ERA 2006: Régional adds muscle with Europe’s first Embraer E190s
In the little more than five years since its formation, Air France domestic partner Régional has evolved from three distinct, ailing French domestic carriers into a single, profitable regional operation and the second biggest French airline after the country’s flag carrier. Last September Régional announced plans to acquire six Embraer E190LR jets and place options on six more, making it the aircraft’s first operator in Europe. Plans call for the first copy to arrive in late October for a network that links 49 cities in France and Europe.
Chairman and CEO Jean-Yves Grosse joined the airline last November 1, following the retirement of Jacques Bankir, the architect of the 2001 merger of Flandre Air, Regional Airlines and Proteus Airlines, the three regional operators acquired by Air France. Air France managing director Jean-Cyril Spinetta asked the three companies involved to formulate a strategy to establish a single entity that would respect employment. All three operators came with Embraer airplanes and a similar approach to the business. A fourth company that unexpectedly fell into the hands of the French flag carrier at around the same time, Brit Air, did not participate in the merger.
Grosse, who joined Régional from Air France operations control, told AIN that the operations of Lille-based Flandre Air, Dijon-based Proteus Airlines and Nantes-based Regional Airlines integrated “progressively and successively” into Régional Compagnie Aérienne Européene, better known as Régional. “Although the process took some time, we did not encounter any major problems establishing a common set of operations,” he said. Even though Régional keeps its own accounting records, Air France consolidates them into its accounts and does not make them public. Grosse insisted, however, that “all Air France 100-percent subsidiaries are profitable.”
Air France acquired Brit Air in June 2000, when a group of its shareholders sold the national carrier 51 percent of the airline’s equity. Since then, the question remains whether or not Brit Air will join Régional, but Grosse still sees little benefit in such a move. “If Air France had the opportunity to set up a domestic airline from scratch it would not have two regional companies today, but one,” he said.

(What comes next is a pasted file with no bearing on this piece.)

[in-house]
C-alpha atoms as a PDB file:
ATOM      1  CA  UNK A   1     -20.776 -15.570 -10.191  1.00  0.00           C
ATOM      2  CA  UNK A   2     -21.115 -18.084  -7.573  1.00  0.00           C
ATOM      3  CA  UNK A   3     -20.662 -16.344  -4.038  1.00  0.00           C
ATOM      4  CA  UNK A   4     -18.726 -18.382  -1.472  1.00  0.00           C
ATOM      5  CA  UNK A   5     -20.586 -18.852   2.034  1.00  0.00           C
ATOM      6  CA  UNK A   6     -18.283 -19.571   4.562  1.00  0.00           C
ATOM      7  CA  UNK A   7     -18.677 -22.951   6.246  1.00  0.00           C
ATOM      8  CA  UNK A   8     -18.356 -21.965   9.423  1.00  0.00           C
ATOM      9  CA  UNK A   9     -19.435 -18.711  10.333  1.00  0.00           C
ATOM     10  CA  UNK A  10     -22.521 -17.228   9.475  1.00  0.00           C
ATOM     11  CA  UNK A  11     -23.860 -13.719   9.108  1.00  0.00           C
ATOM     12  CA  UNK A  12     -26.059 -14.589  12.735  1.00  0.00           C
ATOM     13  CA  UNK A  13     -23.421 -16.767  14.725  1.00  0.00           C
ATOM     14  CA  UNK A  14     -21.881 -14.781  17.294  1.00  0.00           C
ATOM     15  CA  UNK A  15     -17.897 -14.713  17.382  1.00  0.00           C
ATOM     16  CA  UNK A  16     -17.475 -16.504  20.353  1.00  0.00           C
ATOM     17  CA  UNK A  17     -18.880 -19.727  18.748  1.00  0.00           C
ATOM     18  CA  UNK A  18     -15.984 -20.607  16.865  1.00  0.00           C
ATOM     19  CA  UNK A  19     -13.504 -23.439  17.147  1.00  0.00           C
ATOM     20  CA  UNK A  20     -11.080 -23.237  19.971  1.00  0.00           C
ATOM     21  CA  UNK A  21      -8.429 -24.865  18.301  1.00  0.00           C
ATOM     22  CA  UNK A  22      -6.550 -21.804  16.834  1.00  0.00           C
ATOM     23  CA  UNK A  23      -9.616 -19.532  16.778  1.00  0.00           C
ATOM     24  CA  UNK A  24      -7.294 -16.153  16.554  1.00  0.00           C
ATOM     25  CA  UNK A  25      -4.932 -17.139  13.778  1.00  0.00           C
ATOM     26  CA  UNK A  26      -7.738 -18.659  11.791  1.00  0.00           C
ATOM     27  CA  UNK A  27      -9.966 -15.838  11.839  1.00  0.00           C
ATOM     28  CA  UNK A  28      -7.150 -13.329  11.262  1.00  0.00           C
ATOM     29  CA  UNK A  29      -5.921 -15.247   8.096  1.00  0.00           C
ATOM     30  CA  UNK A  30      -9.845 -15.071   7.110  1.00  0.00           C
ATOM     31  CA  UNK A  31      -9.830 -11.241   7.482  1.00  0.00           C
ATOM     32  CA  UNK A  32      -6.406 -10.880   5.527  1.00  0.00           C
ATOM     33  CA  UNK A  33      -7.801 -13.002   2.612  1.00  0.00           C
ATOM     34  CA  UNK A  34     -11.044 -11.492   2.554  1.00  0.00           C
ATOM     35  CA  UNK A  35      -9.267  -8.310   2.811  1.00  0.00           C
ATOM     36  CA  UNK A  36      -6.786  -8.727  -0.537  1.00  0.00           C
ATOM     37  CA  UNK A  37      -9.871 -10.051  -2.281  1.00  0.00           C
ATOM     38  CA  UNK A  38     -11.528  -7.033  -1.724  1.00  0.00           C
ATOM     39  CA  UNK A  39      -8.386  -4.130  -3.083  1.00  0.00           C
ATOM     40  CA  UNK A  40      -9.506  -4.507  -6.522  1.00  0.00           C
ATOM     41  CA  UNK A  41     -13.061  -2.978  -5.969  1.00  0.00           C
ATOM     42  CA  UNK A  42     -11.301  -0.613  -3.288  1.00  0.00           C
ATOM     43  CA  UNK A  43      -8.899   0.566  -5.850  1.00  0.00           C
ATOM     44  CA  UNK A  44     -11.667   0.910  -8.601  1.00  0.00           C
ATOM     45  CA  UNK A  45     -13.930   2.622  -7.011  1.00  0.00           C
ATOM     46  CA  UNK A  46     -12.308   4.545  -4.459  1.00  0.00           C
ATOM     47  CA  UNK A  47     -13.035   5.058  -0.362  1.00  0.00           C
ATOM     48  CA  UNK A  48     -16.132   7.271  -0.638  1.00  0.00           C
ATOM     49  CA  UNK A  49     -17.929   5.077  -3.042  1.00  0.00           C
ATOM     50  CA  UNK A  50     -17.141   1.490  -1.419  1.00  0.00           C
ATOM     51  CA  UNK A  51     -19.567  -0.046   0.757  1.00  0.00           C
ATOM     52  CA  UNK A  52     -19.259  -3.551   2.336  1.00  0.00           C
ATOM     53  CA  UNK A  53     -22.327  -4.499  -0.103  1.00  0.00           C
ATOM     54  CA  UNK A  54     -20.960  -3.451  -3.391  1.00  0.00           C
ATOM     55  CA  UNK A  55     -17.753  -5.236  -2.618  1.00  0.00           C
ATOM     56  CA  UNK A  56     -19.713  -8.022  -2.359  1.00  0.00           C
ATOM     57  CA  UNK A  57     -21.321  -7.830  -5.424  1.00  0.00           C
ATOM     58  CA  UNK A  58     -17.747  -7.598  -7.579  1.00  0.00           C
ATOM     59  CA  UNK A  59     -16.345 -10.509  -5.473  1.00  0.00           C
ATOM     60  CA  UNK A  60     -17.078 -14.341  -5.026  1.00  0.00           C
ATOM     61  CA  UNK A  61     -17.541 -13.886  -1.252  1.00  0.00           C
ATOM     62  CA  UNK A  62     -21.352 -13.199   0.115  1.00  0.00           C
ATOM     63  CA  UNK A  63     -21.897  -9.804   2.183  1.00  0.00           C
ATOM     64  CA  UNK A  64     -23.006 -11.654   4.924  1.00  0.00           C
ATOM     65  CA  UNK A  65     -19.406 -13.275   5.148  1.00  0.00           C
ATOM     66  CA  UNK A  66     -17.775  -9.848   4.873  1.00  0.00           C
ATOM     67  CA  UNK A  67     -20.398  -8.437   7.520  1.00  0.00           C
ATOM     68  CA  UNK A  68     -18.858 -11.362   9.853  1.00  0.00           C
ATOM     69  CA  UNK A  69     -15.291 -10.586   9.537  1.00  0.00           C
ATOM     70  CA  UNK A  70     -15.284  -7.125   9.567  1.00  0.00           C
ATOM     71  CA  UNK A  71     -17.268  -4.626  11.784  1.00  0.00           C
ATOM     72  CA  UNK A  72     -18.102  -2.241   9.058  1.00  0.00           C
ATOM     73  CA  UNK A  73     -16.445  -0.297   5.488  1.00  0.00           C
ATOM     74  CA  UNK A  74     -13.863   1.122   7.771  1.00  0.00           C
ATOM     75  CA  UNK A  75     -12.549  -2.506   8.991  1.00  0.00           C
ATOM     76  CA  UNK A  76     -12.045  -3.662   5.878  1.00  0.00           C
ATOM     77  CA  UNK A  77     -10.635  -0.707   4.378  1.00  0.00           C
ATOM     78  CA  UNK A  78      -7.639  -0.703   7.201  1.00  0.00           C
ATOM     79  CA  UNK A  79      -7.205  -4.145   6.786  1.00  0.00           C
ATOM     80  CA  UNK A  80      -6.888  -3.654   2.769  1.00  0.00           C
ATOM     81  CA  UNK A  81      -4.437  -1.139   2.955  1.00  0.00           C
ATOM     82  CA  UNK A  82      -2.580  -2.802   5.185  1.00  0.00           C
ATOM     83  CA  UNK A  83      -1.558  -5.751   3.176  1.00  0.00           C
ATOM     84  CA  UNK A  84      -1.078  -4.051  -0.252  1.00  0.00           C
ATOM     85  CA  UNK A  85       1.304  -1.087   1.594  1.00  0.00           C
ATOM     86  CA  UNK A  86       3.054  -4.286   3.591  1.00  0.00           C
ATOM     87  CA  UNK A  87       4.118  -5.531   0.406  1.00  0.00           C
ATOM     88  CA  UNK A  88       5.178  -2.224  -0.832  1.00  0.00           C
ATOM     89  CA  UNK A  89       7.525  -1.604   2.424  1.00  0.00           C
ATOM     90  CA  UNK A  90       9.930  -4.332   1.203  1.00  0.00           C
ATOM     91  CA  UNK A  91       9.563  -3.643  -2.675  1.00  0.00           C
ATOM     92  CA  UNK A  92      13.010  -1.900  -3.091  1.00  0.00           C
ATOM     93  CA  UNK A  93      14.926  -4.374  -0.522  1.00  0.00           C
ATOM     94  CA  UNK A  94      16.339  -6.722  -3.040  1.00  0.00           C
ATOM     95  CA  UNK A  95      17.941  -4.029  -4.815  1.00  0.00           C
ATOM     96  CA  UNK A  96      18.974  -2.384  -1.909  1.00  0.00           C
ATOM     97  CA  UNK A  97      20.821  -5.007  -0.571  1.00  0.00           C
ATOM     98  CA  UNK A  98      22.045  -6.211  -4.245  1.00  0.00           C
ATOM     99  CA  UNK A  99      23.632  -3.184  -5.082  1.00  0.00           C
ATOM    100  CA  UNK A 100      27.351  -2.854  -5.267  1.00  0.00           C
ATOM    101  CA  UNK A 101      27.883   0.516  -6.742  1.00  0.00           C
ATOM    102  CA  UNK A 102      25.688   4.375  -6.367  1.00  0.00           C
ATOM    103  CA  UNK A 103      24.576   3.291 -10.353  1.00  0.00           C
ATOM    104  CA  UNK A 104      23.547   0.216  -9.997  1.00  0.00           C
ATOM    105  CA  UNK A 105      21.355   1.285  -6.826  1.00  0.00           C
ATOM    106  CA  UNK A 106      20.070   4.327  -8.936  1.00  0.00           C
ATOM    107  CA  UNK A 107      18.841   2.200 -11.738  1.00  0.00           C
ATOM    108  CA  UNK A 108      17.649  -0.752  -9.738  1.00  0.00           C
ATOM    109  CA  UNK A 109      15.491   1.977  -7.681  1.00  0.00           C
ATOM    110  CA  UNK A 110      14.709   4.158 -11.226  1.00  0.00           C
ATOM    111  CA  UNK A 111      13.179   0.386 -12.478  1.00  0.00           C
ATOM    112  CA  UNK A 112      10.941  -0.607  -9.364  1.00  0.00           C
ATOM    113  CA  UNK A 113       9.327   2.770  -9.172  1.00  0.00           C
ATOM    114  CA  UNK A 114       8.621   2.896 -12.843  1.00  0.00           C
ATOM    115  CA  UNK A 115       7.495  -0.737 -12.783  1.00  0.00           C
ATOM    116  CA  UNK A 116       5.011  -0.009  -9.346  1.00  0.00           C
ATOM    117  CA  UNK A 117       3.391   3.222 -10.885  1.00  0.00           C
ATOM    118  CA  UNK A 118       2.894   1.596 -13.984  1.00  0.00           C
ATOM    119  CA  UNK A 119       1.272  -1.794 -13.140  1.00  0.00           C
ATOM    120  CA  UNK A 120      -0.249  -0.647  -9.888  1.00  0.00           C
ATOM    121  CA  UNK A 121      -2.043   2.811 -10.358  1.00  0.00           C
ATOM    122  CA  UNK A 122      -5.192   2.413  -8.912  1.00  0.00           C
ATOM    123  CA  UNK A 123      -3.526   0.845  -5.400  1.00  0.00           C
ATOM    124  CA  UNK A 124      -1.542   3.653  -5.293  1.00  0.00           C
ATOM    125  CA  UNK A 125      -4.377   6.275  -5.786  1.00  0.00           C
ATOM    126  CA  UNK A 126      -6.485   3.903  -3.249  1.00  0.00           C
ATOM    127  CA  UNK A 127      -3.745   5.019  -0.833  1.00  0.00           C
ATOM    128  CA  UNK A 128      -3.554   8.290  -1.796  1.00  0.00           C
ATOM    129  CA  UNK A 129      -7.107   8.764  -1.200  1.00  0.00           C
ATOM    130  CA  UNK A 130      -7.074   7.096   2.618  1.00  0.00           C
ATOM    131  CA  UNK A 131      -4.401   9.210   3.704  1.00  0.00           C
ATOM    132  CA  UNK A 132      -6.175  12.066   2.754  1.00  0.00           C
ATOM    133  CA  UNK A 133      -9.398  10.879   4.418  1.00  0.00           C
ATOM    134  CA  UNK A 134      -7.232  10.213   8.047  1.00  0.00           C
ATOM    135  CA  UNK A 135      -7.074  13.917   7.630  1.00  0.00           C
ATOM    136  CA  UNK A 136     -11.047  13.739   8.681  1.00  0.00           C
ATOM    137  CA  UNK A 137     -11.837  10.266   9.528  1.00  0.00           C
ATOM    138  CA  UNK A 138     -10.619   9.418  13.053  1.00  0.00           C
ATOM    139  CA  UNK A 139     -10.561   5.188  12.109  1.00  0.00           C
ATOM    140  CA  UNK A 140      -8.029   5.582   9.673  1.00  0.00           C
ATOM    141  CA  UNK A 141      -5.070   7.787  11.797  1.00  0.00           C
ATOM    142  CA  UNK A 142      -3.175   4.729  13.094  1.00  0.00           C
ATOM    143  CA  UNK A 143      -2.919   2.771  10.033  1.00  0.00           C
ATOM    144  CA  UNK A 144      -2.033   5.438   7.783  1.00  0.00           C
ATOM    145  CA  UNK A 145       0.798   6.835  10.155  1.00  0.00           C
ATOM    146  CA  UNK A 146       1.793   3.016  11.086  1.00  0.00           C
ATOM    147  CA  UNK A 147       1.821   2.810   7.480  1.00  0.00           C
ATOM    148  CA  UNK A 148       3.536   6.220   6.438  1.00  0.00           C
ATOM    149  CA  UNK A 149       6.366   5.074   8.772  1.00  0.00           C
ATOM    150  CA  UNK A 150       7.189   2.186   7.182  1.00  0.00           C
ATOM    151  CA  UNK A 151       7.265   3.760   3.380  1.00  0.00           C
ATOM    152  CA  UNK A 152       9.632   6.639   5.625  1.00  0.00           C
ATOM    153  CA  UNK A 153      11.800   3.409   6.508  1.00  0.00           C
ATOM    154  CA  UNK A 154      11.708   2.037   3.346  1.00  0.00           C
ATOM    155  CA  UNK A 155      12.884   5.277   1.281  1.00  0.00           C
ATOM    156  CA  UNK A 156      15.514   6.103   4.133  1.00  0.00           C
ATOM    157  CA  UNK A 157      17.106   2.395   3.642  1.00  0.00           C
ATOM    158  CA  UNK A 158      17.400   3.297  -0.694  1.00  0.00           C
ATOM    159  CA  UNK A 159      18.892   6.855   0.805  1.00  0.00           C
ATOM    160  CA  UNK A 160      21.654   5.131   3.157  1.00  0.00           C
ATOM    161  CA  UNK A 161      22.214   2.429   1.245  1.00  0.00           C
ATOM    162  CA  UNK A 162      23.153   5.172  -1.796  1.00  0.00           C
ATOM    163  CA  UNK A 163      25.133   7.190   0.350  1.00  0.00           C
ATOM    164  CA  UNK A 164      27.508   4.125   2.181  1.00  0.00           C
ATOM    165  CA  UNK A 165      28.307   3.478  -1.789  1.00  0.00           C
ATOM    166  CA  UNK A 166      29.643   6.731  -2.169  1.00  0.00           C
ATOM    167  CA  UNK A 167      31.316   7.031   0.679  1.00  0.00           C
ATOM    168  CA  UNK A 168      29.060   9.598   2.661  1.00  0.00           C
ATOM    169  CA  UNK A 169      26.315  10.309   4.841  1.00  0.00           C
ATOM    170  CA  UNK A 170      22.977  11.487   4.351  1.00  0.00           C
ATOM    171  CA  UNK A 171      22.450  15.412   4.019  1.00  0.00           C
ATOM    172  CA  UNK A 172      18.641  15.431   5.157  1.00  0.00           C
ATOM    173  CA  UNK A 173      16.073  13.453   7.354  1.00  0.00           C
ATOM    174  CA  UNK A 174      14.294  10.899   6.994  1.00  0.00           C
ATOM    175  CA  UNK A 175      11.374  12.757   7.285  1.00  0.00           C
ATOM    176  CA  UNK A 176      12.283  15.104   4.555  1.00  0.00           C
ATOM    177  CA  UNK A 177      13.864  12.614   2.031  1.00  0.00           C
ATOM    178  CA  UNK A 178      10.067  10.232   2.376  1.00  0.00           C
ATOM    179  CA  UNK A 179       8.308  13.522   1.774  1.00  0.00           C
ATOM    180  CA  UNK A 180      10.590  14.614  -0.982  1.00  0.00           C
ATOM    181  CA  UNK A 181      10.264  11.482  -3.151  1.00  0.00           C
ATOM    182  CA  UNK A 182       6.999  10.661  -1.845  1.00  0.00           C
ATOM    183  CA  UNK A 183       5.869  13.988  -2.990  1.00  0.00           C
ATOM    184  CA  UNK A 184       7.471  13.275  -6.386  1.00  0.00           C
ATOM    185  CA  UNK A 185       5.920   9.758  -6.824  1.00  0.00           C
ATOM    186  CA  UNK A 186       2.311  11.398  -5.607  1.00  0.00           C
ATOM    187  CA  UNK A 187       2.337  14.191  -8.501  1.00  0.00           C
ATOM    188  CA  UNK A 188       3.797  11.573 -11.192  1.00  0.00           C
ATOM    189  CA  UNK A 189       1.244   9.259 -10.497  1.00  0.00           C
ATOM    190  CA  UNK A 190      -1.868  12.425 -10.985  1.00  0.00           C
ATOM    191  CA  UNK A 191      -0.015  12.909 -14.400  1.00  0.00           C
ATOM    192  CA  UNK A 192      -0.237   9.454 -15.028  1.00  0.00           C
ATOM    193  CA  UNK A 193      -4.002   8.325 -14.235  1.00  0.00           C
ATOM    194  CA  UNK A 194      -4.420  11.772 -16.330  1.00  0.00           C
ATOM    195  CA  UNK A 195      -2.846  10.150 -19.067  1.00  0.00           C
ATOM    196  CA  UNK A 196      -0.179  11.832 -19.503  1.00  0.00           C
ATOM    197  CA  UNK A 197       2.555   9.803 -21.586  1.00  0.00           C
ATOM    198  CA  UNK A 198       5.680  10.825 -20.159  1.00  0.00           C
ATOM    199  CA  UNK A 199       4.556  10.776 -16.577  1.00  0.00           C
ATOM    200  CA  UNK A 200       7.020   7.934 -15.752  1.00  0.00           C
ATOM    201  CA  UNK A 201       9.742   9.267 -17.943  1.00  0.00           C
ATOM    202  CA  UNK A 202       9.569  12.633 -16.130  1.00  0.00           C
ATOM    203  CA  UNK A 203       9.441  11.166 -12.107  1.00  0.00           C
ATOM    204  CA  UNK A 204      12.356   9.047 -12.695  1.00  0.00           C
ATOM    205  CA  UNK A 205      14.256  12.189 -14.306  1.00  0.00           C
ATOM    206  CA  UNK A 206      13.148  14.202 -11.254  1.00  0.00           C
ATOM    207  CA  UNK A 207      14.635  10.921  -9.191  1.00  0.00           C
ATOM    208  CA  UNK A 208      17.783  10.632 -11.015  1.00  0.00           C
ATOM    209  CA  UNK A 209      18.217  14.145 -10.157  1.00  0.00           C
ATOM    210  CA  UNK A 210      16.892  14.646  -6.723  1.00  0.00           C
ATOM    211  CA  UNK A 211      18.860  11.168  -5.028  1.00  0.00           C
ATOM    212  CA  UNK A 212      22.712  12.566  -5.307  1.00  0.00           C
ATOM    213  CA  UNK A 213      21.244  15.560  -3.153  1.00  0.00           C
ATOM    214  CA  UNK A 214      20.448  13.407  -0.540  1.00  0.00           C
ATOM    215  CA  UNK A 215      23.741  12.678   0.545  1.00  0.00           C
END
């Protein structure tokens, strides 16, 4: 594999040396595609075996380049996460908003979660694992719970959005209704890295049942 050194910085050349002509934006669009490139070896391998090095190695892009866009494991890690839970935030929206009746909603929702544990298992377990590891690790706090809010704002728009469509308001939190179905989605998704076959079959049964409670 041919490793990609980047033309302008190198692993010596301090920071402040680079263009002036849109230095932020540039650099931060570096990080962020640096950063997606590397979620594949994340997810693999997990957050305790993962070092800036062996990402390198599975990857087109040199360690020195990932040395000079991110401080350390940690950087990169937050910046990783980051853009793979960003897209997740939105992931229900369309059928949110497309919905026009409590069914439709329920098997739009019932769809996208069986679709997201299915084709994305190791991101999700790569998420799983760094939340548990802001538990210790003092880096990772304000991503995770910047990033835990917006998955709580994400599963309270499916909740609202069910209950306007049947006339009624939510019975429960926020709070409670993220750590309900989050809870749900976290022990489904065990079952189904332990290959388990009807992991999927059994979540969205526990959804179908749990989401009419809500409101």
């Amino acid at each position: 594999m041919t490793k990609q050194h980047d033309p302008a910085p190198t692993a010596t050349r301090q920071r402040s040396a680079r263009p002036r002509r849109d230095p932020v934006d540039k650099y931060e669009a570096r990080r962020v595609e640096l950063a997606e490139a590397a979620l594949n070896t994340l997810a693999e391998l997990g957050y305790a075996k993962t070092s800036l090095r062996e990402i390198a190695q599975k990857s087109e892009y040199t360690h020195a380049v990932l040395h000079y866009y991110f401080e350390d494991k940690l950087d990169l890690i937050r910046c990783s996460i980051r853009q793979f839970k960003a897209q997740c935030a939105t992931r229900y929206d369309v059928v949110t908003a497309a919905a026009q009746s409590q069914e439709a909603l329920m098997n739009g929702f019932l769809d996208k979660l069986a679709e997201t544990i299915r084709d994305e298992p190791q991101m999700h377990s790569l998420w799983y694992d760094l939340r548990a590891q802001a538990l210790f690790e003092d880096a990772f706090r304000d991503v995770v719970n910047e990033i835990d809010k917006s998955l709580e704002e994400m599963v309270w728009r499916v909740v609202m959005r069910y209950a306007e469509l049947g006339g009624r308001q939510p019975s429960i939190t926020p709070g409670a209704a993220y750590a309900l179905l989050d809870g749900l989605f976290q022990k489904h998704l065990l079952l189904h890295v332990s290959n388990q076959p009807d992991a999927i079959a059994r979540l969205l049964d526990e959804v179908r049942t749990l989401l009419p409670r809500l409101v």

Brit Air did not merge into Régional because it had its own specific history and fleet, he explained. The three airlines that form Régional all flew Embraer airplanes, while
Brit Air, successful and with its own culture, came with a fleet of 20 Bombardier CRJs, seven Fokker 100s and nine ATR 42/72s, limiting the benefits of integrating it with the other three. “Régional has a long-term commitment to Embraer as Brit Air has to Bombardier,” said Grosse. “However, there is some rationalization in that Régional does not operate from Paris Orly airport while Brit Air does.”
Based in the western city of Nantes, Régional ranks as Europe’s largest Embraer operator, with 28 ERJ 145s, nine ERJ 135s and nine EMB 120 turboprops, which, said Grosse, “we intend to reduce progressively.” Its 65-airplane fleet also includes 10 Fokker 100s, five Fokker 70s and four Saab 2000s, due for withdrawal in November. Régional expects its first three Embraer E190s to arrive by year-end, in time for the start of winter schedules. The last three arrive between next summer and the 2007-2008 winter season.